OK, mea culpa. Yesterday, all I posted was the Bible selection from the 58th chapter of Isaiah. But I did spend a good chunk of yesterday in the passenger seat as we headed back home along 95.
So on the good news, I will finish the post about the fast God desires this morning, then put up today’s post this evening.
Read Isaiah 58:5-7. Read the whole chapter if you want to get the big picture about God’s complaint.
One thing the verses in Luke concerning Anna are very clear on is that she prayed and fasted regularly. And since the Lord blessed her with insight regarding his son, I imagine she fasted, as much as humanly possible, in the spirit that God desired.
God expects both prayer and fasting. Jesus himself said, “Whenever you fast…” (Matthew 6:16, emphasis added) expecting that people would. But he goes on to explain that fasting should not be a show and a pretense. It should just be between you and God. And if it is between you and God, it accomplishes miracles. It can even move a mountain into the sea.
In the times of both Isaiah and Anna, people fasted in two ways. First, to honor God. Second, to glorify themselves. The first focuses the inner eye on God and aligns your steps and purposes with his. The first seeks holiness. Therefore, God honors it.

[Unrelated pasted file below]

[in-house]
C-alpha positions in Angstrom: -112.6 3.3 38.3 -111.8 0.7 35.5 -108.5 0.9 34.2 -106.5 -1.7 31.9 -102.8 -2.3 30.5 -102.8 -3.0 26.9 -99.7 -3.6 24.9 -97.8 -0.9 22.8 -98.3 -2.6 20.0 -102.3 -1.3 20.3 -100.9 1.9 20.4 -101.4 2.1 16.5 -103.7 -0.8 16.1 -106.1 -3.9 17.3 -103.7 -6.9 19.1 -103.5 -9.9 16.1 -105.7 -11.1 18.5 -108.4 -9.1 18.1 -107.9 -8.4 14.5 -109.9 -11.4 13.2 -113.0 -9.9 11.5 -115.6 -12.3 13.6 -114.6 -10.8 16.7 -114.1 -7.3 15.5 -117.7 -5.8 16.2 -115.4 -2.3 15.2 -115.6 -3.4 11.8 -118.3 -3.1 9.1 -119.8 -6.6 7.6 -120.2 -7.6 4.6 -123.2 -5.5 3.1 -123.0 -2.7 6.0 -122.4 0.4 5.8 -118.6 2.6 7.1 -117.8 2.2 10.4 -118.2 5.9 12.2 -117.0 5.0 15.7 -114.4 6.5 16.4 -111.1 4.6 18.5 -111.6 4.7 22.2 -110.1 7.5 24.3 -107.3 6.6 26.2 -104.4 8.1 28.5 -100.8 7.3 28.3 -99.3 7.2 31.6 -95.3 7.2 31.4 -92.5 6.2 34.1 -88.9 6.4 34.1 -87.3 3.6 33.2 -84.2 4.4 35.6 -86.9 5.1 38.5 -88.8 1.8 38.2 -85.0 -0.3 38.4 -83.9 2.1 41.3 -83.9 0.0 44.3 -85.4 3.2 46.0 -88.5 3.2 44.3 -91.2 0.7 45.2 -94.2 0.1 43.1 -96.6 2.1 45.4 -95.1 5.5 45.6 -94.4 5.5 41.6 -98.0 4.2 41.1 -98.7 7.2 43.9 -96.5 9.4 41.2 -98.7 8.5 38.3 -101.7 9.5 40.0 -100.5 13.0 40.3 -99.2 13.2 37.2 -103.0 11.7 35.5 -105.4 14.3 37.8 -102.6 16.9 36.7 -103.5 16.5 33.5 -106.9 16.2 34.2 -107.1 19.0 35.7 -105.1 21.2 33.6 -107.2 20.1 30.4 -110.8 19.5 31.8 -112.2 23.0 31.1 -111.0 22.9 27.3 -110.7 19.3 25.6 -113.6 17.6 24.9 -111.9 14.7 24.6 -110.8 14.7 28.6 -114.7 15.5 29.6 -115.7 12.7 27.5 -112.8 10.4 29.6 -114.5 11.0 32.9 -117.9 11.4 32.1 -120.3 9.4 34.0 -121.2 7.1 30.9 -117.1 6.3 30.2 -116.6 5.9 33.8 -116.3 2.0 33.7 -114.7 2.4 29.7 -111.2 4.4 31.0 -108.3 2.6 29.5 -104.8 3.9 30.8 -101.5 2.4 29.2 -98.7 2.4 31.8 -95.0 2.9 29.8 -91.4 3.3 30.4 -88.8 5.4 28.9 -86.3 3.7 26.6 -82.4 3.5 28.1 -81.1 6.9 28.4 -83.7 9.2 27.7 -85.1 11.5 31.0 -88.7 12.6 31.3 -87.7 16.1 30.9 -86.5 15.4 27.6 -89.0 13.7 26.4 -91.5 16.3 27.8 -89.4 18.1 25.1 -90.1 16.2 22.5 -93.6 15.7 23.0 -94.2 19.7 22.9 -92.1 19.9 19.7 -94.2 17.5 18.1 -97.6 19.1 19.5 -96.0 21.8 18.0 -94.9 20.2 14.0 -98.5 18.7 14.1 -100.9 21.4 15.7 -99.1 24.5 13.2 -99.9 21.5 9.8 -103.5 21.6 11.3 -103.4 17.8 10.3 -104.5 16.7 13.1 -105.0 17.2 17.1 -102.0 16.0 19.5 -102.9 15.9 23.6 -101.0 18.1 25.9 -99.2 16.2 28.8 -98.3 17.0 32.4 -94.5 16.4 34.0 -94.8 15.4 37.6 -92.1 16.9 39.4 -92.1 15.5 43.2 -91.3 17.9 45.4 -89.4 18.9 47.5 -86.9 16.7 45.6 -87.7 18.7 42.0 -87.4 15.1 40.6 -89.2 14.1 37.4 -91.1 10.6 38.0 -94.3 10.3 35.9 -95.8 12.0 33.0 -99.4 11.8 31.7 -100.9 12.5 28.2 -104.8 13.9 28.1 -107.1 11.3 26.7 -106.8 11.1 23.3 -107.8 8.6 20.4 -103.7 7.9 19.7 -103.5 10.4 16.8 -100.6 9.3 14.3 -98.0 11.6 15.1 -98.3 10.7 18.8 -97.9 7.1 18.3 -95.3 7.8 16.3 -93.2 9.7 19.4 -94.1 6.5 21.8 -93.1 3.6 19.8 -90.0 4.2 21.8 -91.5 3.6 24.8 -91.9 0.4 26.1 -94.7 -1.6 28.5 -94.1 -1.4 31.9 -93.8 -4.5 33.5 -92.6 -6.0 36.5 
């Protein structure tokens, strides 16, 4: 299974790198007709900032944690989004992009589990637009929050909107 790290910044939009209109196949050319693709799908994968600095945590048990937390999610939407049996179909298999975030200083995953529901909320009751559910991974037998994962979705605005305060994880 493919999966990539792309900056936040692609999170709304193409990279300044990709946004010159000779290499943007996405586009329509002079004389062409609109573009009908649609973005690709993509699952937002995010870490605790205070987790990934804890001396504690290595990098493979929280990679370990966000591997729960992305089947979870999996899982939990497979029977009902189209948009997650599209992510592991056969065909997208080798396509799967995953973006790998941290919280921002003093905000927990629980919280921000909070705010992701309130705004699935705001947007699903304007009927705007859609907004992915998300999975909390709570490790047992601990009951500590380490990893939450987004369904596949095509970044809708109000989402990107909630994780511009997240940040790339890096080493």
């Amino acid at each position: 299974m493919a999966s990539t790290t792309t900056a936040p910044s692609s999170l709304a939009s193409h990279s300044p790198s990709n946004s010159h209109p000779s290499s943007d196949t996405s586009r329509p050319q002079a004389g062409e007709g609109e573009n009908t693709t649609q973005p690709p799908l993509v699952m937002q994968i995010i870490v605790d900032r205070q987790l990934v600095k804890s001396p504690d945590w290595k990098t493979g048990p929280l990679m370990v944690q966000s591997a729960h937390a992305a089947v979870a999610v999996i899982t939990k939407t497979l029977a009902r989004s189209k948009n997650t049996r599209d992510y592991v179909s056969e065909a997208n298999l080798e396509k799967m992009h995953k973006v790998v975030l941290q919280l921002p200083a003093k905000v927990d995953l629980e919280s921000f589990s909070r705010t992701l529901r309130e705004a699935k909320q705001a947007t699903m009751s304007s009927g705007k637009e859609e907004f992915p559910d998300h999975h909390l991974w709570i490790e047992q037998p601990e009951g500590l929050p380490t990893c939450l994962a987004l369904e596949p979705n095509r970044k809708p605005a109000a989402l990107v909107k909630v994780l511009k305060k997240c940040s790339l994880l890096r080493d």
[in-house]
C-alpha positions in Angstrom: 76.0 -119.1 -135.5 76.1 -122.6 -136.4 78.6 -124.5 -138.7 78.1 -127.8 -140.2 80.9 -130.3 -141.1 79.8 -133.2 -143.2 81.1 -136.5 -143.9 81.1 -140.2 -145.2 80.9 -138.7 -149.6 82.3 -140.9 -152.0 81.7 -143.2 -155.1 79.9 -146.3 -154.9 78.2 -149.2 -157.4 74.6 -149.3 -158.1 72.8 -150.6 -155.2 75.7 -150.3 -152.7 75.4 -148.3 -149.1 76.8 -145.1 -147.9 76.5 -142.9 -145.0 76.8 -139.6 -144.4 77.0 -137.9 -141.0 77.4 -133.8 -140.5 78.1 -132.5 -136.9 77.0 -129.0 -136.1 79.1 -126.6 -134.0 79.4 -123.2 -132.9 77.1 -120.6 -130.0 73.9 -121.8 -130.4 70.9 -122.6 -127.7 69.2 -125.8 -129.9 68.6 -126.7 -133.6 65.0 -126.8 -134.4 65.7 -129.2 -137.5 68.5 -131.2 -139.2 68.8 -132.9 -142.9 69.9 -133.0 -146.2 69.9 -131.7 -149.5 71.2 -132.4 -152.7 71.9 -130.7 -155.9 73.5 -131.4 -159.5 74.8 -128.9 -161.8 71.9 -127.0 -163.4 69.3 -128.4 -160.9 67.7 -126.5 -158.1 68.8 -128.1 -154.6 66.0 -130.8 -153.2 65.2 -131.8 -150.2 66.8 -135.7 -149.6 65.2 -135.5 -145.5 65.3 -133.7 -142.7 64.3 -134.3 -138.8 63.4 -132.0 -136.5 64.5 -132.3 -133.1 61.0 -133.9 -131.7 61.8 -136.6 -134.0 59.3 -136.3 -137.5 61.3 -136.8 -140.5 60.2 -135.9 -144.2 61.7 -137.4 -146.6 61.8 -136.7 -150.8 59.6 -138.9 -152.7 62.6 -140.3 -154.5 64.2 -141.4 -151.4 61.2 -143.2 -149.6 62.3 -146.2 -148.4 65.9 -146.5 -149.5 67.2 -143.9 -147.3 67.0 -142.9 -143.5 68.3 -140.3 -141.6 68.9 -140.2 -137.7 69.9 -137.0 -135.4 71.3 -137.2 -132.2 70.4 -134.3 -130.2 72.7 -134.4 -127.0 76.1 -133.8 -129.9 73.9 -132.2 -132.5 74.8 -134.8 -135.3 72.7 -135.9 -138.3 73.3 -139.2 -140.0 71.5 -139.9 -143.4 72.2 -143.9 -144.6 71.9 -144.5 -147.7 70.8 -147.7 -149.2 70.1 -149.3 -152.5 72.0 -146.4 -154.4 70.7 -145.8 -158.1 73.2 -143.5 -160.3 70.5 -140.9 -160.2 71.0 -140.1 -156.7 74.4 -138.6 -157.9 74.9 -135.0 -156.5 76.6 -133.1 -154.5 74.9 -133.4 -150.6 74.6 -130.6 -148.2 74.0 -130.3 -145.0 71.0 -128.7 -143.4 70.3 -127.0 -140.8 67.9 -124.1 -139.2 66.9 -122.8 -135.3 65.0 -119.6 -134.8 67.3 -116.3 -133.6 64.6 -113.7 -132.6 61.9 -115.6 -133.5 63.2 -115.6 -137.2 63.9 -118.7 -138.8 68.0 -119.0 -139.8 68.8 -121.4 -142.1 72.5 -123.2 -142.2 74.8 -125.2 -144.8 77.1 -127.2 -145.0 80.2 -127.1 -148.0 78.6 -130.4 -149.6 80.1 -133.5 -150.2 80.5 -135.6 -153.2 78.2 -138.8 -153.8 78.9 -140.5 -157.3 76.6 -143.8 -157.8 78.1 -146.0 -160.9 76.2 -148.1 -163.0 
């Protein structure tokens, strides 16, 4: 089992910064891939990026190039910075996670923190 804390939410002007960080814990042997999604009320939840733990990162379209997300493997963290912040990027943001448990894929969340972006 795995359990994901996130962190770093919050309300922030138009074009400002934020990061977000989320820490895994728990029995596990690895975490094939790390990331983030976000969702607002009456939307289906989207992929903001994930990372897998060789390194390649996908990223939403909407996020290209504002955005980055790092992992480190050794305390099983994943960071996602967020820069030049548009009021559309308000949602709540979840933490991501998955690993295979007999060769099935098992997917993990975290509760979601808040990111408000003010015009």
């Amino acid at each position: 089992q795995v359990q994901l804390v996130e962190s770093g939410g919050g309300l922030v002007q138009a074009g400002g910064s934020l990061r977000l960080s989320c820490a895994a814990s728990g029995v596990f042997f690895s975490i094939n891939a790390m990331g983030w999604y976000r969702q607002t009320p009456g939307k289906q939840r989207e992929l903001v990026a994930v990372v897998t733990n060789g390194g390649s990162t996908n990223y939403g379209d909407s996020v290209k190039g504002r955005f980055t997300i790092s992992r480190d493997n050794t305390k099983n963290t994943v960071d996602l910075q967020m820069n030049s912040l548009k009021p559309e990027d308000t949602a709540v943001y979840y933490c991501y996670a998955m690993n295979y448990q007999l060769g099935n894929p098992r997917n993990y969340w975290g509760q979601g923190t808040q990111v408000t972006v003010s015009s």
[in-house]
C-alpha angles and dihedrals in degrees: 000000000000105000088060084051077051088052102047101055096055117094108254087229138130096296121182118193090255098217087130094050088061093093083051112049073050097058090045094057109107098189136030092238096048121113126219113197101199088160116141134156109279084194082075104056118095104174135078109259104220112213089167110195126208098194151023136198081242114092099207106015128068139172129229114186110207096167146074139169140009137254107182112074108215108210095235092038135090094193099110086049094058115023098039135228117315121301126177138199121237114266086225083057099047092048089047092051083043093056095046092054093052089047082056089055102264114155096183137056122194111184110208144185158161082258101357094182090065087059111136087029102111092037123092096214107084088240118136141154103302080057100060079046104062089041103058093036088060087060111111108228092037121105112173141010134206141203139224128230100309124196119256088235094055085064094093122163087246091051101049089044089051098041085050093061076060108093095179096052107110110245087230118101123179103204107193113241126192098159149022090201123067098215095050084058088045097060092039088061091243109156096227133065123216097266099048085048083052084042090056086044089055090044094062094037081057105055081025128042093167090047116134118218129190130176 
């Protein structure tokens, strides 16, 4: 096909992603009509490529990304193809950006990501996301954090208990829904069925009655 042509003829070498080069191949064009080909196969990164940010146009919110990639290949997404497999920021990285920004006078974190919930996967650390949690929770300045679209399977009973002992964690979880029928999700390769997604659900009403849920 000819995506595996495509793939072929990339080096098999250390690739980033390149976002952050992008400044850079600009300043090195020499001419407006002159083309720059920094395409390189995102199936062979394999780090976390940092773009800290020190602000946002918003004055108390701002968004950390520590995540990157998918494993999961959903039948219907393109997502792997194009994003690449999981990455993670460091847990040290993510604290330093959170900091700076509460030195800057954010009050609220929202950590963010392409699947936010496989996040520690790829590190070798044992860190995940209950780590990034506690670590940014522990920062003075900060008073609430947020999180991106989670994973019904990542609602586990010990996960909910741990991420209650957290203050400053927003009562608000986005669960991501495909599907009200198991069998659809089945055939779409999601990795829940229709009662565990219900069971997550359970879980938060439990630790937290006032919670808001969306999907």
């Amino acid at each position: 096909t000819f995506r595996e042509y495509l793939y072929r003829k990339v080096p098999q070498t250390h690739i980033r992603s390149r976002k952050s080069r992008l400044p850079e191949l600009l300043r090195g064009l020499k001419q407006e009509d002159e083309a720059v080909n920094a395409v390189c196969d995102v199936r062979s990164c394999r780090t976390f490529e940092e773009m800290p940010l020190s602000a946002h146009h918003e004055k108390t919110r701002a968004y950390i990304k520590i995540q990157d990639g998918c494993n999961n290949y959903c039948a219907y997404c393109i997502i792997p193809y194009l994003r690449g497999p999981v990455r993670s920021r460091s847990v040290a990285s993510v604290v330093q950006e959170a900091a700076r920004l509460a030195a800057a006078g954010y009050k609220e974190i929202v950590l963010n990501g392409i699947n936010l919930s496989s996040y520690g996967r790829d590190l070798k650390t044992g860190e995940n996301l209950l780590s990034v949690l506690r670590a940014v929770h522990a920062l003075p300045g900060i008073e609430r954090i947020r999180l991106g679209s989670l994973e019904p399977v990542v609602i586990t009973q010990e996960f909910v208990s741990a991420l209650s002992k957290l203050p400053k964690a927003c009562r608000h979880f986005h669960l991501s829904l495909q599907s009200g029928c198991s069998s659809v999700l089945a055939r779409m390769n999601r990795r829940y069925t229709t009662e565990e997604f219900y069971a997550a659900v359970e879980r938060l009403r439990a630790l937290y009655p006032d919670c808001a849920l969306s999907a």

The second type of fasting intended to make sure everyone knew you were fasting through dress and mannerisms. Then, the individual would pray loudly and long to show the world how strong-willed and dedicated they were. Because it already received notice and recognition from men, God either ignores it or condemns it.
As a widow, Anna’s fasting could not glorify herself. She had nothing. No position, no wealth, no regular source of provision even. But in glorifying God, he would make certain she was provided for.
Anna could say with King David, I have been young and now I am old,
yet I have not seen the righteous abandoned
or his children begging for bread. (Psalm 37:25, HCSB)
A Sixty-Day Countdown to Christmas